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Pure Storage replaces FA series all-flash arrays with FlashArray//m
Pure Storage upgrades FA series all-flash arrays with FlashArray//m series devices
Pure Storage has announced a revamp of its all-flash storage arrays with the replacement of its FA series hardware with the FlashArray//m, which comes in three base unit capacities ranging from 5TB to 136TB.
The all-flash array maker has also announced Evergreen, in which customers buy array hardware and get free upgrades in years four, seven and 10.
The FlashArray//m20 is the entry-level model and comes with base raw capacity of 5TB to 40TB in a 3U box – up to 120TB useable – and with 150,000 (32K block) input/output operations per second (IOPS).
The //m50 provides between 30TB and 88TB raw in 3U – up to 250TB useable – and up to 220,000 IOPS but can scale with the addition of expansion units to 250TB in 7U.
The high-end //m70 provides 44TB to 136TB raw in 5U – up to 400TB useable – with 300,000 IOPS but scales to 400TB in 11U with the addition of expansion shelves.
Pure Storage’s existing FA series hardware will now be on a “sunset policy”, according to the firm's chief technology officer for Europe, Alex McMullan. “We will supply them to the end of 2015 and then fade them out as they reach end of life and will keep spares until then,” he said.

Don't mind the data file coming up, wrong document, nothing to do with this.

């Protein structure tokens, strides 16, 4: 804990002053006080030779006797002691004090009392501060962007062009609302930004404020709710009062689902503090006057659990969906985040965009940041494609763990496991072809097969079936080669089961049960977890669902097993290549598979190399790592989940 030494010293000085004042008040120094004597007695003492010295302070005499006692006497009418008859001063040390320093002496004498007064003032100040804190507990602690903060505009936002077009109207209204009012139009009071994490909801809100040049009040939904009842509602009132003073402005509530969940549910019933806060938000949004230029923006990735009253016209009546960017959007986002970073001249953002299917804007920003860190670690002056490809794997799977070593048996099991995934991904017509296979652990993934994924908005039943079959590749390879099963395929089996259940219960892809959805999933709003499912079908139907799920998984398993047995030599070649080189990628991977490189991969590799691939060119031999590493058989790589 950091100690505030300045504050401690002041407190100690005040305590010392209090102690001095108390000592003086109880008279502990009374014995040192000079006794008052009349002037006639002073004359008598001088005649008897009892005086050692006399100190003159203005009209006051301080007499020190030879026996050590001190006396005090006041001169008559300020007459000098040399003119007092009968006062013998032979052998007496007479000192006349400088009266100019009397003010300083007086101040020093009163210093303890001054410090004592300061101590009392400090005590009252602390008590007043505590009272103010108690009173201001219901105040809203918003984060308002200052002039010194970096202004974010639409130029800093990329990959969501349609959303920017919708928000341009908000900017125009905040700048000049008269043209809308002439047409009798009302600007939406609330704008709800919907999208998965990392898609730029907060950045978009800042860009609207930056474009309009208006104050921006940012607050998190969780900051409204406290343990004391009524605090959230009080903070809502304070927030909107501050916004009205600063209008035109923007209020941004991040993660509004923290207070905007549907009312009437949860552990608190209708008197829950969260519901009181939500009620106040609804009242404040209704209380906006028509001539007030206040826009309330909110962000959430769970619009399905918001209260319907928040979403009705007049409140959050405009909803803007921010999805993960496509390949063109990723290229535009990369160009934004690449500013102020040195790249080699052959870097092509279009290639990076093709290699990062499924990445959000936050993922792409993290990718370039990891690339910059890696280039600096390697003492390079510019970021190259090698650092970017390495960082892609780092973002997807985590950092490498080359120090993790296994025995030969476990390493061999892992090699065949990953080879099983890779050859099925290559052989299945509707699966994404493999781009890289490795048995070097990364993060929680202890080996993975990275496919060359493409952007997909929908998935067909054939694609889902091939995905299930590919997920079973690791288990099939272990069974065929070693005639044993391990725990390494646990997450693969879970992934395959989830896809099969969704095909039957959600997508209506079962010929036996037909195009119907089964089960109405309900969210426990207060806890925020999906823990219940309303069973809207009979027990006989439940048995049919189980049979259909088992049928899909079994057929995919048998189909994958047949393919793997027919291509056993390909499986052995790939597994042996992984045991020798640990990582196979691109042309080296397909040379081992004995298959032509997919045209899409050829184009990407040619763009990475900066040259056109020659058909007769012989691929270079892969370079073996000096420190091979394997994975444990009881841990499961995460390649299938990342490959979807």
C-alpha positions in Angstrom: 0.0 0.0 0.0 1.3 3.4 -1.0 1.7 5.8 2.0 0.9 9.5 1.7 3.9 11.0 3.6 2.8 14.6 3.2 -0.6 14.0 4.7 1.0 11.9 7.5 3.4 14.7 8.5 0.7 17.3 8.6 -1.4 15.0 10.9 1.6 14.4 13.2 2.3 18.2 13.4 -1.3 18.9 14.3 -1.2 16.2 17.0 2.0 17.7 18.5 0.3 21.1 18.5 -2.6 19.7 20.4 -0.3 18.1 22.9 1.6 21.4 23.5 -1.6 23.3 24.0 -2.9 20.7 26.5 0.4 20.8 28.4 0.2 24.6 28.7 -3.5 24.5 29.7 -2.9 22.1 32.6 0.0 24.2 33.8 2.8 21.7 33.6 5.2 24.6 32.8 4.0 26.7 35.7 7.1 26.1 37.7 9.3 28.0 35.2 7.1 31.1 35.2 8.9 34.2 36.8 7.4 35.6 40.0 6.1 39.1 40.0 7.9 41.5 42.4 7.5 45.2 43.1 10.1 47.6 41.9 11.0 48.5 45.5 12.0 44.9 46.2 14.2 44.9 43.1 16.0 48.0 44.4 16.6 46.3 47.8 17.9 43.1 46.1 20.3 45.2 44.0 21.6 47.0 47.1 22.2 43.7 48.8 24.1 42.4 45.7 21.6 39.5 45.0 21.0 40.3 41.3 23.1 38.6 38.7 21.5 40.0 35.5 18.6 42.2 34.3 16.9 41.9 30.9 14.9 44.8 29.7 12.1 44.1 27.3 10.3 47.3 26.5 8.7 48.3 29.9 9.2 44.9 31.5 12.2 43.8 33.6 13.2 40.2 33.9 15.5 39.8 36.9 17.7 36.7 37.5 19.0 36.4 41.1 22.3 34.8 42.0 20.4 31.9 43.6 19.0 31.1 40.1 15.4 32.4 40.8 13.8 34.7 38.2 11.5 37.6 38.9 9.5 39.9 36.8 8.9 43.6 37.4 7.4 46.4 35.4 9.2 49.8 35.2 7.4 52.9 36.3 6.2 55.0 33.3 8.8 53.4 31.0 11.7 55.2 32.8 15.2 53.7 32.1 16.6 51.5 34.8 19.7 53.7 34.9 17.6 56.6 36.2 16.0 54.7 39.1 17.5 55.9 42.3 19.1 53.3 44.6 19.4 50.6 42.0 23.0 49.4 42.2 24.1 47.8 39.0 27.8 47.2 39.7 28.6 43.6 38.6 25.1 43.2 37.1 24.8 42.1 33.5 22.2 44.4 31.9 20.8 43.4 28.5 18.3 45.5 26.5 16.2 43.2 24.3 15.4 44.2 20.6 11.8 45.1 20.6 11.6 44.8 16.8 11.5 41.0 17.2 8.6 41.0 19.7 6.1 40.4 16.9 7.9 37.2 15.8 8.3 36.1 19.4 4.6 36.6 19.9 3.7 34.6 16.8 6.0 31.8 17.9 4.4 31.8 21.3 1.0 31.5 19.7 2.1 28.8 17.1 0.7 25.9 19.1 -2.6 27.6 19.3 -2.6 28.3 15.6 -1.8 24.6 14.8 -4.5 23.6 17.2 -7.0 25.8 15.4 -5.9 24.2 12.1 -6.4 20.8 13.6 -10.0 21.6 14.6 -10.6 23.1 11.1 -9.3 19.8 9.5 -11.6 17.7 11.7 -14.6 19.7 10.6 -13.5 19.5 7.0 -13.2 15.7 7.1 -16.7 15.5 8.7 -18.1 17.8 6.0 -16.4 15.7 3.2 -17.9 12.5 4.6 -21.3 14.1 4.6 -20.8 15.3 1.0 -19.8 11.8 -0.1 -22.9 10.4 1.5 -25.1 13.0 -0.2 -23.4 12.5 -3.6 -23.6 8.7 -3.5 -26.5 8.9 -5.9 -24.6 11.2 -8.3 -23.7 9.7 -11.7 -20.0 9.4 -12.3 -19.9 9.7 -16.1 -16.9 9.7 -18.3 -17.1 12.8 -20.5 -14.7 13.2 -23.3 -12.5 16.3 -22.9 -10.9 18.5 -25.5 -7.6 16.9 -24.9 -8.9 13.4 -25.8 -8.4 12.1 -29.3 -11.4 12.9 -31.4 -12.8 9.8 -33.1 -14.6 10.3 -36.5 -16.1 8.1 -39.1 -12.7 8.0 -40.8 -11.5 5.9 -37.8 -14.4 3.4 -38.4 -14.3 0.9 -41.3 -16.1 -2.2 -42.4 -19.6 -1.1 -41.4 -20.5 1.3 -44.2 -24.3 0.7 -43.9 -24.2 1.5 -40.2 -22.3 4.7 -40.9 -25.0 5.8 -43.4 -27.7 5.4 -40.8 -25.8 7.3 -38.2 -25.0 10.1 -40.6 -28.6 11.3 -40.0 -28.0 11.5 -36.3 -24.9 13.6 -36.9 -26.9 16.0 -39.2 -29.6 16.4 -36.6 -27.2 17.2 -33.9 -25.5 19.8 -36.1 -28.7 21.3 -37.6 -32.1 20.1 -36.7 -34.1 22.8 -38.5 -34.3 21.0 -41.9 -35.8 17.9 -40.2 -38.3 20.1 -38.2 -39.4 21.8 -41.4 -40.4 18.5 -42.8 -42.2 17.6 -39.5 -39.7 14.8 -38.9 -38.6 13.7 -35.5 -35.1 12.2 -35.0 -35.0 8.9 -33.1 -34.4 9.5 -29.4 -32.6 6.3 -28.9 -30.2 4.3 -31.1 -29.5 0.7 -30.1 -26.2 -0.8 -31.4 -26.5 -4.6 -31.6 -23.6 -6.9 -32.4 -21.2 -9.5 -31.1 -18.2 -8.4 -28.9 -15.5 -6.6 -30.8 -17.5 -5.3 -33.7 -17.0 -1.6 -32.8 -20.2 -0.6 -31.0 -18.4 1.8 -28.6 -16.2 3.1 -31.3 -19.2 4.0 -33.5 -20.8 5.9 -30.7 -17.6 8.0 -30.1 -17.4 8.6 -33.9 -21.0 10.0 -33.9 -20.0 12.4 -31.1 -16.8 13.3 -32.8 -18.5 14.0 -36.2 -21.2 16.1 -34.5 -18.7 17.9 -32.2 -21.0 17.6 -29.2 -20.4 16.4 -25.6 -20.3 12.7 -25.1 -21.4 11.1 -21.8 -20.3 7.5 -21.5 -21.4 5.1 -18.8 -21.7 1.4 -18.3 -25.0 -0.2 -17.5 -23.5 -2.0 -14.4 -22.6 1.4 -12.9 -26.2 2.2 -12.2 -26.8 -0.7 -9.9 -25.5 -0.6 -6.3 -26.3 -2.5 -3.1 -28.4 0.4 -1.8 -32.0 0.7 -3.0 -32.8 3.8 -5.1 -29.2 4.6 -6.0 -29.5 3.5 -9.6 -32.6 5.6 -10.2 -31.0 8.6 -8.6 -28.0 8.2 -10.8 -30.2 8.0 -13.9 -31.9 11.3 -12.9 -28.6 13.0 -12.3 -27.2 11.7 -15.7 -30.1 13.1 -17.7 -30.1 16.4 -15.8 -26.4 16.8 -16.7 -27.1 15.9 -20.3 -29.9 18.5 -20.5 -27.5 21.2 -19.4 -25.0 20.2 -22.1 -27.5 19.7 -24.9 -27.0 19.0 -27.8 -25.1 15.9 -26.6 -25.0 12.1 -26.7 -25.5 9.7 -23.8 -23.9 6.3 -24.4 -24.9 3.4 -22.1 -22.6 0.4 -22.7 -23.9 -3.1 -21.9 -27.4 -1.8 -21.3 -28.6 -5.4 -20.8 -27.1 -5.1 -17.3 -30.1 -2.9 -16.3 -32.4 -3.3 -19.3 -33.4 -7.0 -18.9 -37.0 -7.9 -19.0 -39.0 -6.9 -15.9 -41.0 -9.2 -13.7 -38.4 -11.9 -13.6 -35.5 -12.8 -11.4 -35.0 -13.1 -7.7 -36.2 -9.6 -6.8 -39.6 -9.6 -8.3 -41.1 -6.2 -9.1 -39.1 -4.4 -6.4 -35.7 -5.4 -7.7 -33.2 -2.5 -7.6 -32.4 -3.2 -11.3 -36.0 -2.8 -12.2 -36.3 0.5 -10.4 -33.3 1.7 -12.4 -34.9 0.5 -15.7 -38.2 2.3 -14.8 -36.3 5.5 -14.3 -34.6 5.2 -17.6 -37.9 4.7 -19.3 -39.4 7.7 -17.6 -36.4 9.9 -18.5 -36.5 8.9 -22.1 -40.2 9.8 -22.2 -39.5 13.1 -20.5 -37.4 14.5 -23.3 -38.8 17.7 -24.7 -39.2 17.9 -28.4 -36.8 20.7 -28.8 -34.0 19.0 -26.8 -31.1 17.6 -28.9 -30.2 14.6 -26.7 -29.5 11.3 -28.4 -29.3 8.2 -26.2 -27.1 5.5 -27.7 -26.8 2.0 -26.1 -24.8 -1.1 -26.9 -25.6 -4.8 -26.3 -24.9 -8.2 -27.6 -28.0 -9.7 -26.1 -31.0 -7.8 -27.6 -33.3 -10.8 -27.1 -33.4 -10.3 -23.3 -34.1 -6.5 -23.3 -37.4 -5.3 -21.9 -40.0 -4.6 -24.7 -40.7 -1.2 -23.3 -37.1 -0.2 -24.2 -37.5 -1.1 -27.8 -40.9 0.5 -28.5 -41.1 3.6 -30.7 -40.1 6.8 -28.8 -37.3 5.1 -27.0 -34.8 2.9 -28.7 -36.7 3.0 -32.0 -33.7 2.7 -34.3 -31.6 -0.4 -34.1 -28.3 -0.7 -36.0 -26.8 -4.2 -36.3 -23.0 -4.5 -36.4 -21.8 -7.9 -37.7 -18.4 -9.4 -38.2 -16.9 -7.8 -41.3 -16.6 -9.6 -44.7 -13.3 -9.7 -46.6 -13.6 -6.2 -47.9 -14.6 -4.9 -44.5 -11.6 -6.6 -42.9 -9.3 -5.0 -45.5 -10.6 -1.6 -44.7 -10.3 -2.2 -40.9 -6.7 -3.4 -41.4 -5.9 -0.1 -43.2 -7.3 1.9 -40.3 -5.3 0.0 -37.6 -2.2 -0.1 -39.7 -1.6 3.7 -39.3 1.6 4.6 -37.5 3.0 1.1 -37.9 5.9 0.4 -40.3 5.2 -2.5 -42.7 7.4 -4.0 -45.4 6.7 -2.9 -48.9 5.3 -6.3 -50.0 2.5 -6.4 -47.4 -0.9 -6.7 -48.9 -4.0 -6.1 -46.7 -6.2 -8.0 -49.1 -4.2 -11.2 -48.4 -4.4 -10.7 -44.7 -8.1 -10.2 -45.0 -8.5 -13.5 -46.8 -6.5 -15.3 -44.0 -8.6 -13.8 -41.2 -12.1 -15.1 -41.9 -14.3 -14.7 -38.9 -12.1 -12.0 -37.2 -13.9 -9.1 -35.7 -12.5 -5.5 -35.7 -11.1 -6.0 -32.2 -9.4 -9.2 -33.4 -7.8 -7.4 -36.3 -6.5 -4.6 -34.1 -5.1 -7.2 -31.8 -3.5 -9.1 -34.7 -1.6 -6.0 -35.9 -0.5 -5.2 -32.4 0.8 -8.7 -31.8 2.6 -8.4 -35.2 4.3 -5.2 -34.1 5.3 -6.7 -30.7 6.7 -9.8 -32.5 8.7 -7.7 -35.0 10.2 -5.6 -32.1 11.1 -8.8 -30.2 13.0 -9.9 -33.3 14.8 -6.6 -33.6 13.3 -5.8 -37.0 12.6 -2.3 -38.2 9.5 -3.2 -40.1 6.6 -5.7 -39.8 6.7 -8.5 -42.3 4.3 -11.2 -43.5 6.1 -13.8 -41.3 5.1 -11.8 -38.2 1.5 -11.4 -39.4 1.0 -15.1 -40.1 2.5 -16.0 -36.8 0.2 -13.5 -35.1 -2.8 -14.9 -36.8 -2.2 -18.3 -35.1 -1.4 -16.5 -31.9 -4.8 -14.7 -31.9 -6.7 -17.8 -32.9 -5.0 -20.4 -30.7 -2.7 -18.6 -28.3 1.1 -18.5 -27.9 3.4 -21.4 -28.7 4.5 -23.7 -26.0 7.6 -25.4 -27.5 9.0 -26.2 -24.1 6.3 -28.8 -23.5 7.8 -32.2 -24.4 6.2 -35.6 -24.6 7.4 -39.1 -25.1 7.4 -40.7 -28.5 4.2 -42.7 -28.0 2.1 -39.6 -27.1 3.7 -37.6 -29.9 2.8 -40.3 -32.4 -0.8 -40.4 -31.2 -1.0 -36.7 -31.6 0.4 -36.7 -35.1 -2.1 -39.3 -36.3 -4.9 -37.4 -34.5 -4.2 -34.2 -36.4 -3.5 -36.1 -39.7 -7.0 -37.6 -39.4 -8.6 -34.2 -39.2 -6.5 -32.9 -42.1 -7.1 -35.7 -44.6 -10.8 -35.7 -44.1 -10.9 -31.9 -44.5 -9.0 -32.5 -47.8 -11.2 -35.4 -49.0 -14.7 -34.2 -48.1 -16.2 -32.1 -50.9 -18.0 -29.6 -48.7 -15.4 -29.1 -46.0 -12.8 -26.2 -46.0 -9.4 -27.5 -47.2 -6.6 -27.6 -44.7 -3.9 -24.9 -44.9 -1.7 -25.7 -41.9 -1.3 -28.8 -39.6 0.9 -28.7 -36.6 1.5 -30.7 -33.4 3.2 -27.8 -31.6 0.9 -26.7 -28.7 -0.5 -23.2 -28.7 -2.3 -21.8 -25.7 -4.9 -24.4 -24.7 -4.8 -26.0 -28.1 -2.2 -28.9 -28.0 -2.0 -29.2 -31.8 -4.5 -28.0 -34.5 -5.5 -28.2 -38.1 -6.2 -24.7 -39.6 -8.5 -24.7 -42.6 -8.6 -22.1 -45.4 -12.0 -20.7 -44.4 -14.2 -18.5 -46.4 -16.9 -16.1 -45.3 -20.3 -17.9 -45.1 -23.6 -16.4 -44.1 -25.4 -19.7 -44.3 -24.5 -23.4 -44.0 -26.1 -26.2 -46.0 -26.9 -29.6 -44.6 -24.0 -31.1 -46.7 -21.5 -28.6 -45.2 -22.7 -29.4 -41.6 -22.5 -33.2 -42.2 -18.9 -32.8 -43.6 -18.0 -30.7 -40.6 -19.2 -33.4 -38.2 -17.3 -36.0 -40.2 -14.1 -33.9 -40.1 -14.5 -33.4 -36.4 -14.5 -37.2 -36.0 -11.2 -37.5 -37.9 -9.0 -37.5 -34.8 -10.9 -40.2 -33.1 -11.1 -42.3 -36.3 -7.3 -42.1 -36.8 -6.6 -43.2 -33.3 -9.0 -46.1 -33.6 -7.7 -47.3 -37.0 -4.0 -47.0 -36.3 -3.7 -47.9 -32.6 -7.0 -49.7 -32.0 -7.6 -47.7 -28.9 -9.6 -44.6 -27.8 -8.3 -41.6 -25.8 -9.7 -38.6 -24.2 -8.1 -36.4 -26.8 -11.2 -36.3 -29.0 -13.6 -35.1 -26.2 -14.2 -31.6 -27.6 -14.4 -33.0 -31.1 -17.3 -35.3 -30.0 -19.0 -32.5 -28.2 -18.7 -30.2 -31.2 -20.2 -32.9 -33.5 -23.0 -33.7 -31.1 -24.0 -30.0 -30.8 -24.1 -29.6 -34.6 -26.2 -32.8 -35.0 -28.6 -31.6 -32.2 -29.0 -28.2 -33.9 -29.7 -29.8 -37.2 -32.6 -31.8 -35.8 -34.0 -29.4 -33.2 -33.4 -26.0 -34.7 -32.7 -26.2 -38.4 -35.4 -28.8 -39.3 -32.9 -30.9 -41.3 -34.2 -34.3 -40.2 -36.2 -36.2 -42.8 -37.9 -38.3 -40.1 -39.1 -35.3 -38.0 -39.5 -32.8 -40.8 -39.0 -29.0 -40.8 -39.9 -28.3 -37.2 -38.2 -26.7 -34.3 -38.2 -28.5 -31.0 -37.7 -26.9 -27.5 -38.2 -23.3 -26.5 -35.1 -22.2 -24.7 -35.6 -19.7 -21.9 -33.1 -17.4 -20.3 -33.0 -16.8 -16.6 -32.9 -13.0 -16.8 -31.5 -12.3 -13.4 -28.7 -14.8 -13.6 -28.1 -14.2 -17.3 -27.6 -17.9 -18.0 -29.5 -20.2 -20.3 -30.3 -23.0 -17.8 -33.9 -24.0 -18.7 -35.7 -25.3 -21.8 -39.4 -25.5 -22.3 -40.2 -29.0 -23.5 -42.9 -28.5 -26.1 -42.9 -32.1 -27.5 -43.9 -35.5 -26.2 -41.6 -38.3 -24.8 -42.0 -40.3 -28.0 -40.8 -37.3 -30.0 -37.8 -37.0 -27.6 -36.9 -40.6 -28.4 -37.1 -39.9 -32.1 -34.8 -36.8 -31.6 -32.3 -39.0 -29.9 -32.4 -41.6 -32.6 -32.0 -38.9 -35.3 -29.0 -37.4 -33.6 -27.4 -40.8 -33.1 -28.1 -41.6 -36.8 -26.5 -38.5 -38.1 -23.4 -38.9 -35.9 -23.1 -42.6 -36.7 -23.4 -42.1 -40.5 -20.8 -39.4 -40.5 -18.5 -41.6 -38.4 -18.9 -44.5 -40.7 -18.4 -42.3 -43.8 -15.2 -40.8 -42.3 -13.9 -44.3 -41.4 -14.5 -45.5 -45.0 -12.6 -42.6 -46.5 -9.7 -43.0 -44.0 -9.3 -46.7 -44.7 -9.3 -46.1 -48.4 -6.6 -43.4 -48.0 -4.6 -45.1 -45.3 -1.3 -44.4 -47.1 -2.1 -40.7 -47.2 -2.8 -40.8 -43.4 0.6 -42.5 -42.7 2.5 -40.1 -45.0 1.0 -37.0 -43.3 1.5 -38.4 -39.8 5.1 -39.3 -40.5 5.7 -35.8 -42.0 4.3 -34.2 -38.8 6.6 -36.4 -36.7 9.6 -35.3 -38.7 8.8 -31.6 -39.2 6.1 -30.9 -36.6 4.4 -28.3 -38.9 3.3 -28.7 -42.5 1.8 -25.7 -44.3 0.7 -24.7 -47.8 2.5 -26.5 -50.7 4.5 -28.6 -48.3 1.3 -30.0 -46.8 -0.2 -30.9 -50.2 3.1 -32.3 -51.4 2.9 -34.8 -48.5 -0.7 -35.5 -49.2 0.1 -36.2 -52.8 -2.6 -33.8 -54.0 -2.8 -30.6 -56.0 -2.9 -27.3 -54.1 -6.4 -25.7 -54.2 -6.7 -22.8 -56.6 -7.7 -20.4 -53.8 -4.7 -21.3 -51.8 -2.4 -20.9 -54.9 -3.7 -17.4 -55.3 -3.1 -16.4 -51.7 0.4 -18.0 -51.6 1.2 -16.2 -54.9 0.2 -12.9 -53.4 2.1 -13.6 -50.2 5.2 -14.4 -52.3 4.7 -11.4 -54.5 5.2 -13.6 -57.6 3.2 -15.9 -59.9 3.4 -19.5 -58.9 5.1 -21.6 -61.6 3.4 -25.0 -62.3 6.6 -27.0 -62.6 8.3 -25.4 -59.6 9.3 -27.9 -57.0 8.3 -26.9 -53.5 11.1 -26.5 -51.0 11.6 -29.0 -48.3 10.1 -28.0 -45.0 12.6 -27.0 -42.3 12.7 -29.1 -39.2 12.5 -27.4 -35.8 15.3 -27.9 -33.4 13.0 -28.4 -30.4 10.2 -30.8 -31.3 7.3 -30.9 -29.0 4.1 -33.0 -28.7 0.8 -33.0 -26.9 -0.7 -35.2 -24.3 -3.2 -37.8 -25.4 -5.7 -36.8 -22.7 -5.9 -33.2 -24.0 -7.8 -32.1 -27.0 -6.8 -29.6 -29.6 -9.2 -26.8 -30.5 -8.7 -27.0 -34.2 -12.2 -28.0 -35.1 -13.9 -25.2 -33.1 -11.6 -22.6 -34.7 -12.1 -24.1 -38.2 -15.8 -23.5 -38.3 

The new arrays are all equipped with multi-level cell (MLC) flash chips. There is no option for the faster and longer-lasting single-level cell (SLC) chips in FlashArray//m devices, but that’s in keeping with industry trends away from SLC. “We view SLC as a niche technology,” said McMullan, “because we can achieve the same endurance level with MLC chips.”
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The FlashArray//m hardware provides a boost in capacity and performance on the FA series, which was launched around June 2014. The high-end model in that range – the FA 450 – provides up to 250TB of useable capacity and 200,000 IOPS, compared with 400TB and 300,000 IOPS in the new FlashArray//m70.
FlashArray//m arrays are available from July 2015. Any customer that has bought a Pure Storage FA400 series after February 2015 will be eligible to move to FlashArray//m series on the next capacity upgrade.
Pure Storage has also announced its new Evergreen policy with which it promises to end the three-year refresh cycle for storage arrays. Instead, Evergreen allows the customer to buy the array and in years fours, seven and 10 they get a new controller in a non-disruptive upgrade.
McMullan is confident that offering free upgrades over the next 10 years is viable, despite likely advances in storage media technology. “Flash media doesn’t get faster,” he said. “It just gets denser, and we will replace any flash drives that wear out or fail during that period.”
Asked about the likely demise of flash as the primary solid-state media available, McMullan said Pure Storage is "perfectly poised" to absorb the next media because of the firm's adoption of the new PCIe connectivity standard non-volatile memory express (NVMe). "Also, the big vendors all agree that the next five years will be flash,” he said.